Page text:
hxxp://     Russia JSC Mediasoft
hxxp://     Canada OVH SAS



Banking trojan authors rely on social engineering to trick banking customers into opening phishing emails and malicious files, clicking on malicious links in text messages, or clicking on malvertizing ads. Yet, it’s still not common practice for banks to provide security awareness training to their customers. This is likely due to legal concerns and the potential flood of costly customer service calls. In reviewing TrickBot's banking targets in this configuration, it’s clear that some banks, especially Islamic banks, have overcome the hurdle of offering security advice to customers on their websites. Security professionals within banks who are trying to fight the good fight should use these banks as examples in conversations with their legal teams and continue to push for security awareness training to their customer base. That includes the need for security controls on systems like anti-virus and patching, not just general social engineering or phishing awareness.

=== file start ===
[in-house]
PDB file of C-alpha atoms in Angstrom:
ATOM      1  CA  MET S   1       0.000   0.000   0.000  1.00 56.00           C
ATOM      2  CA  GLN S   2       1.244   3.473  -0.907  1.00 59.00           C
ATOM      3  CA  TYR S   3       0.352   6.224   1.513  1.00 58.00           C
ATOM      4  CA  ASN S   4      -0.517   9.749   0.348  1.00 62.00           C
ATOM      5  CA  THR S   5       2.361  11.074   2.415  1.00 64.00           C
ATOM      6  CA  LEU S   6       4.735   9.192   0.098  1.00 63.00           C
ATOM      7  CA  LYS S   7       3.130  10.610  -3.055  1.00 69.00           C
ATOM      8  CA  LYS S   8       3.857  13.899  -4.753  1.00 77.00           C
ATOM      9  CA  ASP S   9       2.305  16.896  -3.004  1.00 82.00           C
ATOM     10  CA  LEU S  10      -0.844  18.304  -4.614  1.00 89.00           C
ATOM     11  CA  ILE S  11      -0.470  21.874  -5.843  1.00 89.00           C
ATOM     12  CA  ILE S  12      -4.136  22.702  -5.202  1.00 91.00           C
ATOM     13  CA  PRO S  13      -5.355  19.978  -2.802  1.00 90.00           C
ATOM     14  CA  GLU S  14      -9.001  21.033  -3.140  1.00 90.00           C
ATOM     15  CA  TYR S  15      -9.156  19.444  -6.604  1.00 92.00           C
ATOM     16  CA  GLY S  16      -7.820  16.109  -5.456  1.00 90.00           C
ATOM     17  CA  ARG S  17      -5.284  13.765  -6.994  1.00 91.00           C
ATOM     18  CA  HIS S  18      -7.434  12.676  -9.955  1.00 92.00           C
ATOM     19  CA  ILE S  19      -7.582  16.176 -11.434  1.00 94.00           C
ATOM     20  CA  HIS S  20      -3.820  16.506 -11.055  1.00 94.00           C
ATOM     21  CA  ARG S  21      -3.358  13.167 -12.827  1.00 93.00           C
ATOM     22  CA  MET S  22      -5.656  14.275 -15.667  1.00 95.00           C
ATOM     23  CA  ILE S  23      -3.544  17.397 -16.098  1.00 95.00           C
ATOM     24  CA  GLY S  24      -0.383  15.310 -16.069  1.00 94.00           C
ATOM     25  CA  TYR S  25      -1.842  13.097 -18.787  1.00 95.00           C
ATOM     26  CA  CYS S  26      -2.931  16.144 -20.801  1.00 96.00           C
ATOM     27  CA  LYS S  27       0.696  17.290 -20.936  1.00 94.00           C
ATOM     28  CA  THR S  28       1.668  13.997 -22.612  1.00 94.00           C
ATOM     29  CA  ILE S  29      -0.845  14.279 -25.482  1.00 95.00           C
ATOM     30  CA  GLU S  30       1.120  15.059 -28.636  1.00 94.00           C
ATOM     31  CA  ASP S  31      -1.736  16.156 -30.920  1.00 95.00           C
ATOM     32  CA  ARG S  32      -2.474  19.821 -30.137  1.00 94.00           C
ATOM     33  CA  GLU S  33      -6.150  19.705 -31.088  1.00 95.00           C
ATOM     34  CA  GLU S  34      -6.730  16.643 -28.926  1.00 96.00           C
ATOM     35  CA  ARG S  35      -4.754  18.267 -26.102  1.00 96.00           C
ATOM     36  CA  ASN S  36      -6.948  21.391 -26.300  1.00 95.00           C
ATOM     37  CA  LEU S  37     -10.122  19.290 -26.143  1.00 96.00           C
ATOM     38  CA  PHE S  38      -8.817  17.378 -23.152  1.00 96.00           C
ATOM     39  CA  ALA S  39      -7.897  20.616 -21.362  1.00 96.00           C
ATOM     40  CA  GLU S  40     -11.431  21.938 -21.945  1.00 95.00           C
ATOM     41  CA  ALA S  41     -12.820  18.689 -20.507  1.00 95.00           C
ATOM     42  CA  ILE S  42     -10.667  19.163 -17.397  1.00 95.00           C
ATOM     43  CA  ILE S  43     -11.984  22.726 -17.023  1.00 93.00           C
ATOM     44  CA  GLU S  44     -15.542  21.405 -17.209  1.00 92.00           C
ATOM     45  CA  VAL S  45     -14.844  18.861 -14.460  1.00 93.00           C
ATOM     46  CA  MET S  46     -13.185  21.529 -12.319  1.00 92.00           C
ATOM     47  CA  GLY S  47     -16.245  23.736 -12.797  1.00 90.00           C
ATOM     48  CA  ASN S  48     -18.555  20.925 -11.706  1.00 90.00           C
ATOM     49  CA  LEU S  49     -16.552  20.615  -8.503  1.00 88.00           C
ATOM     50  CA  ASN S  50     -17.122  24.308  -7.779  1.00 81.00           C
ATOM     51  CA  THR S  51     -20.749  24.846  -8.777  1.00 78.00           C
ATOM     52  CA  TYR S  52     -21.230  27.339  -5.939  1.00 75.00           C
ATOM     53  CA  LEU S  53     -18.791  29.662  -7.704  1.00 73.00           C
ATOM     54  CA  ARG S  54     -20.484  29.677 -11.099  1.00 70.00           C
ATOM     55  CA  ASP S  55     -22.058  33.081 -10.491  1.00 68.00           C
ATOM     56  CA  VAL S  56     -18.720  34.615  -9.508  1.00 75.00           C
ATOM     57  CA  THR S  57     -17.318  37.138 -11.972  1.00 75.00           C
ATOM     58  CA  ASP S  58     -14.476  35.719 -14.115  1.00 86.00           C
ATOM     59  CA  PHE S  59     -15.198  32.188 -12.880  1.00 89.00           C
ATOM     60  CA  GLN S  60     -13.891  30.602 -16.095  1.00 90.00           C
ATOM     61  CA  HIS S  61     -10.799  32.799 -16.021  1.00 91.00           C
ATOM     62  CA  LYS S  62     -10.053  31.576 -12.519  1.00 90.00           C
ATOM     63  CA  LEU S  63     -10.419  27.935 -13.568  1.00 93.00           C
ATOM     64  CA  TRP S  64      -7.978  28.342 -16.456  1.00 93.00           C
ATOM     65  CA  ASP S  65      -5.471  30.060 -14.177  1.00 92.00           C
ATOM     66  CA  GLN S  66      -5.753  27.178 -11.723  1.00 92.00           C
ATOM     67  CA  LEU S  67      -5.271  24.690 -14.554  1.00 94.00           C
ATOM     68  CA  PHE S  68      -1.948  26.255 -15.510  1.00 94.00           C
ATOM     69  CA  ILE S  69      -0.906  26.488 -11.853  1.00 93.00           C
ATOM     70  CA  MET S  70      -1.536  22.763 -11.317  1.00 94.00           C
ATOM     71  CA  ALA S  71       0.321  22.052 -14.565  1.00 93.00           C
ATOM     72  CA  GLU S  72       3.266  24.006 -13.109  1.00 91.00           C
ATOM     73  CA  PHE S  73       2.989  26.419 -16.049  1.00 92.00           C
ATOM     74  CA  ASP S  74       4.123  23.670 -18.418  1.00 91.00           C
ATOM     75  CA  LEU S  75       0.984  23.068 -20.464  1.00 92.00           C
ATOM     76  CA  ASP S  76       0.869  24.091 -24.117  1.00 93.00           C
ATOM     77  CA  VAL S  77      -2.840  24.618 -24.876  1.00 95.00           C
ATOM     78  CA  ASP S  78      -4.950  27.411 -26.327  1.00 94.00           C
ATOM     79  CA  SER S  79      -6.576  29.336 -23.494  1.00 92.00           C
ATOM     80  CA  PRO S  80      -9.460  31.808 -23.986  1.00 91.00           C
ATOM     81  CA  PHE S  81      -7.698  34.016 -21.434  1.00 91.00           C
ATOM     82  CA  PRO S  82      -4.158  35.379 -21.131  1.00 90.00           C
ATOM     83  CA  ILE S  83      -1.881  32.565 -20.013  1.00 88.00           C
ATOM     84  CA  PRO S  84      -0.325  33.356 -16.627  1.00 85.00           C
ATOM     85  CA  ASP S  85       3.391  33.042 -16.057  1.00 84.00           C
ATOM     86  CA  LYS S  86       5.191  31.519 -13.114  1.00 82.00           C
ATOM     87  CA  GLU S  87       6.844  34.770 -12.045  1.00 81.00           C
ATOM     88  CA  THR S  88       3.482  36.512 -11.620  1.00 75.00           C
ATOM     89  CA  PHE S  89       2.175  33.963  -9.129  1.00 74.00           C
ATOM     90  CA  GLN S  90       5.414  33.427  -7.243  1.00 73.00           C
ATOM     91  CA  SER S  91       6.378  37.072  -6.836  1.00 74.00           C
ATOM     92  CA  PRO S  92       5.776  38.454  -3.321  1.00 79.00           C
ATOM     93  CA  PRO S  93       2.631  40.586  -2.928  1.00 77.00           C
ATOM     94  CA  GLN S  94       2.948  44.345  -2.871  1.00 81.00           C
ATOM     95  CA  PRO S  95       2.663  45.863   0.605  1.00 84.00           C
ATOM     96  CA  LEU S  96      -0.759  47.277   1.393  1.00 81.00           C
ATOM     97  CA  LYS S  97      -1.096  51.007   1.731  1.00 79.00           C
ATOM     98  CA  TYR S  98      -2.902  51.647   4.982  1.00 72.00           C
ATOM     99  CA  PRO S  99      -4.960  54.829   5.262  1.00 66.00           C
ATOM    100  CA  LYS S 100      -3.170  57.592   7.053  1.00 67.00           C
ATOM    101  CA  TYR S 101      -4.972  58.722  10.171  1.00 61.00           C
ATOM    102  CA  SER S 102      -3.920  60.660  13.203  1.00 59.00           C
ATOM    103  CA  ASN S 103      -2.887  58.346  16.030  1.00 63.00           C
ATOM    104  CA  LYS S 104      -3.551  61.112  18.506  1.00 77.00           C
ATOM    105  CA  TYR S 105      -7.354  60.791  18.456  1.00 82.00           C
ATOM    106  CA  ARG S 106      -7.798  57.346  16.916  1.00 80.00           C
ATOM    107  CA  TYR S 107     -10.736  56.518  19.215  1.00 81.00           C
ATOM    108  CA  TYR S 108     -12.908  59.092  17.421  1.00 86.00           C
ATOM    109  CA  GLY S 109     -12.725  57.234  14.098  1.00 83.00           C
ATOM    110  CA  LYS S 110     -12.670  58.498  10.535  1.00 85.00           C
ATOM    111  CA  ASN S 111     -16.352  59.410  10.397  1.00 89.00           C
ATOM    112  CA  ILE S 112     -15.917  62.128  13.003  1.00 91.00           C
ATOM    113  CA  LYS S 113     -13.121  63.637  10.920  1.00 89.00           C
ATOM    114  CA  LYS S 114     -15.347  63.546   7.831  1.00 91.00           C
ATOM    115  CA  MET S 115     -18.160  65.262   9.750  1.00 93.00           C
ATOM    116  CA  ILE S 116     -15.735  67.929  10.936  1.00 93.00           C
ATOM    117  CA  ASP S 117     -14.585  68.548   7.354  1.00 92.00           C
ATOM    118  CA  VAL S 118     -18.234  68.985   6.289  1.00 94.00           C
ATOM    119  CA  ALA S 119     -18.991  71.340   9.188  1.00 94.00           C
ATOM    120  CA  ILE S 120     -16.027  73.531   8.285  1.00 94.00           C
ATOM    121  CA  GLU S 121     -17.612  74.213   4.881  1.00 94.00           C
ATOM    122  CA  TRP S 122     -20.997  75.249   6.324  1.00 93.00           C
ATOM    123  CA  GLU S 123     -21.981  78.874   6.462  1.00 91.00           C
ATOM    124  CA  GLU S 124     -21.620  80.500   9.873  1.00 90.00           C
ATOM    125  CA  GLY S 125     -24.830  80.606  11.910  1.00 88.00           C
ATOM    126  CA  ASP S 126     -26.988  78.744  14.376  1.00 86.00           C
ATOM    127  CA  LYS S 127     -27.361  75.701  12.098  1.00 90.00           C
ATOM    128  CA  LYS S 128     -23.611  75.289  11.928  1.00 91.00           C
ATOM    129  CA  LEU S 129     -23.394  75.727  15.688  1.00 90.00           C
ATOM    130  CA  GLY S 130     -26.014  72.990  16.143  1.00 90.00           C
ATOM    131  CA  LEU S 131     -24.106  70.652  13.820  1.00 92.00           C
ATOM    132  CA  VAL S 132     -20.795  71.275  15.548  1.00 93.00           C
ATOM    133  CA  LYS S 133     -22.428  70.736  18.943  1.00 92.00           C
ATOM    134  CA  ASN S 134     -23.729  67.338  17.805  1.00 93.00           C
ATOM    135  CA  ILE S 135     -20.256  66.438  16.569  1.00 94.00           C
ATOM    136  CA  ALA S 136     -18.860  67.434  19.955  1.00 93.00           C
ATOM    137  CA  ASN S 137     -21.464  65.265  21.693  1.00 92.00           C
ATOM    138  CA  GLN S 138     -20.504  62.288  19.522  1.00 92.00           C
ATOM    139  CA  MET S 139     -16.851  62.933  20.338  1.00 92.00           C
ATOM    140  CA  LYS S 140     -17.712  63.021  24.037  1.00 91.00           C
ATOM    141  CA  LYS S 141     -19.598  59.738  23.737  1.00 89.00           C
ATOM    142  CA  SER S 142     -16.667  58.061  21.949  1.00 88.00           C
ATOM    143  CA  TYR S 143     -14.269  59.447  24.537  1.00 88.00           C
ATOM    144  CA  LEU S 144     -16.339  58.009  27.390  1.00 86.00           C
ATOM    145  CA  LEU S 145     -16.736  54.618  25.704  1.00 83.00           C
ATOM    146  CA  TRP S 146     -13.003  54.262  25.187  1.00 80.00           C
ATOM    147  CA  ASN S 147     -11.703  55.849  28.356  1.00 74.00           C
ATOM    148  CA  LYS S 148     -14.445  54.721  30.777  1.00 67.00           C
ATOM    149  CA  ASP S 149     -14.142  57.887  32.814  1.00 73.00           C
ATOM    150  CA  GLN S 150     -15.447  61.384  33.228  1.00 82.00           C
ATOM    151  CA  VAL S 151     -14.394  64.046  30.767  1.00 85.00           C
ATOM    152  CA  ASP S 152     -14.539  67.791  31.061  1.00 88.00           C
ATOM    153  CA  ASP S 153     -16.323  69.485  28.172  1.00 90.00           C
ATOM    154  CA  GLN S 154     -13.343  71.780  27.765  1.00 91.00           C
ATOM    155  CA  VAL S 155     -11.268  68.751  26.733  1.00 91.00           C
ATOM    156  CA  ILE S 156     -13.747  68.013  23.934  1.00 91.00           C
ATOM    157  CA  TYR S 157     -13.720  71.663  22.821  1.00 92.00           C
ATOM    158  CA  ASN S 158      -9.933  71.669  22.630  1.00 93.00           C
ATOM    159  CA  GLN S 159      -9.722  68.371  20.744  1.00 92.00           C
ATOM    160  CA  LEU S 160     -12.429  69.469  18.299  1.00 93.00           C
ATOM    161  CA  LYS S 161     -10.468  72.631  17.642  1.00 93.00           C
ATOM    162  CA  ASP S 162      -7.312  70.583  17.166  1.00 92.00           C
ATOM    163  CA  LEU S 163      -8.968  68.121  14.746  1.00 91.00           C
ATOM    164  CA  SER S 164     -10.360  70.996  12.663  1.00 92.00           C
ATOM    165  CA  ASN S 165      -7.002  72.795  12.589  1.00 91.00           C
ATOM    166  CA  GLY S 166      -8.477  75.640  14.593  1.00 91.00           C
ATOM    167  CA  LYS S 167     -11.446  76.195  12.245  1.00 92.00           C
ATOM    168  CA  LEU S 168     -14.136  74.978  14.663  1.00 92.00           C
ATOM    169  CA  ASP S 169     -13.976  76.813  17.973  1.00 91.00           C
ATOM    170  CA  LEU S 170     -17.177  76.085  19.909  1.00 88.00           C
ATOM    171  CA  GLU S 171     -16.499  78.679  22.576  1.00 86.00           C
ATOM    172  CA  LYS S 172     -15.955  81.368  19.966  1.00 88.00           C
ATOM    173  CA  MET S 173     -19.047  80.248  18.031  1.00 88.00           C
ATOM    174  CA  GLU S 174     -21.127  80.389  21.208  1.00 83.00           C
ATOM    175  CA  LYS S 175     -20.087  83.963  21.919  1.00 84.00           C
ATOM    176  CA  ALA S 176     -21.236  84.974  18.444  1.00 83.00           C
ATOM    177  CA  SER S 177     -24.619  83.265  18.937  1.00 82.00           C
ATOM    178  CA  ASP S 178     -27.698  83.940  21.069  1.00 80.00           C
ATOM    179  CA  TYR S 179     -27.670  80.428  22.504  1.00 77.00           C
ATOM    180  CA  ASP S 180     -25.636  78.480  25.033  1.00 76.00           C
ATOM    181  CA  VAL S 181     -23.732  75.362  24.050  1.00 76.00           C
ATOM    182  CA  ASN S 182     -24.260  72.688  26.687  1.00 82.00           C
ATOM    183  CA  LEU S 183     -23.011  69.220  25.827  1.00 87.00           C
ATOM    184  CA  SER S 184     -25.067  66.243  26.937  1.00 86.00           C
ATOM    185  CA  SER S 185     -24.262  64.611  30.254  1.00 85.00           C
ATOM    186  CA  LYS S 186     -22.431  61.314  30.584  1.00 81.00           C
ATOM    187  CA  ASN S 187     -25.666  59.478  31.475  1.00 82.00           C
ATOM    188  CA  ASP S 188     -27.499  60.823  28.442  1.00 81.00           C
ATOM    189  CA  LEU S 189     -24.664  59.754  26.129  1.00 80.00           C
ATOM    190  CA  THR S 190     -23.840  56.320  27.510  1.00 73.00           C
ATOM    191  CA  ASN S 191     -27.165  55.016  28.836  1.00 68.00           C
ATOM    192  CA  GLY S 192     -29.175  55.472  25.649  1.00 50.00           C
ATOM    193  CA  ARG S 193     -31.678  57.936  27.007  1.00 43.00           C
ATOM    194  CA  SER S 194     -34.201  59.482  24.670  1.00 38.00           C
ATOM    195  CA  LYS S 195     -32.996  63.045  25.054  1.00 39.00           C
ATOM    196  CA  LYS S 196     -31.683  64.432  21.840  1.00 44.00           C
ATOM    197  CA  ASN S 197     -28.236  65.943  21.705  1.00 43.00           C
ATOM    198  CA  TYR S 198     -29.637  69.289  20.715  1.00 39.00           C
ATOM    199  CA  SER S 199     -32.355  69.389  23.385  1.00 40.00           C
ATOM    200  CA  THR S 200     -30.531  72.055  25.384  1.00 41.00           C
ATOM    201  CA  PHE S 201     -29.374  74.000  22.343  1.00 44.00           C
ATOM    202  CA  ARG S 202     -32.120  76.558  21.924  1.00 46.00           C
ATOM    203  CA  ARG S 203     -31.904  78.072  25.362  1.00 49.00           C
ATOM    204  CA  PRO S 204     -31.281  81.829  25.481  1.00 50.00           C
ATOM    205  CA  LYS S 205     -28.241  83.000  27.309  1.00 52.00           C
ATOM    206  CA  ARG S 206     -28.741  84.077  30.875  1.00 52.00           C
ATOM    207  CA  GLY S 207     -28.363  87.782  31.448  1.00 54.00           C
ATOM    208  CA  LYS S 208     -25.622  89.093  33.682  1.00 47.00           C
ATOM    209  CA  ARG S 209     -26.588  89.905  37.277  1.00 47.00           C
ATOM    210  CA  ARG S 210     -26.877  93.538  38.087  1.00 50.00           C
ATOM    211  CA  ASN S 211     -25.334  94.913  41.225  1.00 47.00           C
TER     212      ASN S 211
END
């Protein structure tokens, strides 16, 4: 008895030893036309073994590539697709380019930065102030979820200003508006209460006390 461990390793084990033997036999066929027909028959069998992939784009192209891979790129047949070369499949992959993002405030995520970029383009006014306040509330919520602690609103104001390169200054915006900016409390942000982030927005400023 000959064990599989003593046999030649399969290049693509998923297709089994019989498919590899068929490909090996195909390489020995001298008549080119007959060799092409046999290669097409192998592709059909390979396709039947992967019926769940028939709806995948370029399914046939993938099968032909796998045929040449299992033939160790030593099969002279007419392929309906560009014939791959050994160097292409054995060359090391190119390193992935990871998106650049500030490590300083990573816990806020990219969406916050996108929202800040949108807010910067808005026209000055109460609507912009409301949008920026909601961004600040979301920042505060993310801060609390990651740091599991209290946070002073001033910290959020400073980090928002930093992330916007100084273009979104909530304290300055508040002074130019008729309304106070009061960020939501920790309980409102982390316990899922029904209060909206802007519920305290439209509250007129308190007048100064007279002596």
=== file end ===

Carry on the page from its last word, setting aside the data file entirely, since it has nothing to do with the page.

Security awareness, however, is a double-edged sword. It’s very important to educate the largely uninformed public on modern-day cyber fraud, but studies and real-world experience will both tell you that it’s not going to solve your problem, it will just help. No matter how much you train users, they will still click on spear-phishing emails. This is where advanced web protection services come in, especially for banks, where specialty services understand the specifics of how each banking trojan works, and offer customized detection and mitigation for customers. The customer’s device might be infected, but their session isn’t going to get hijacked, and their credentials aren’t going to get collected. For financial institutions who don’t want to invest in these types of experts in-house, outsourcing these types of services are a good idea.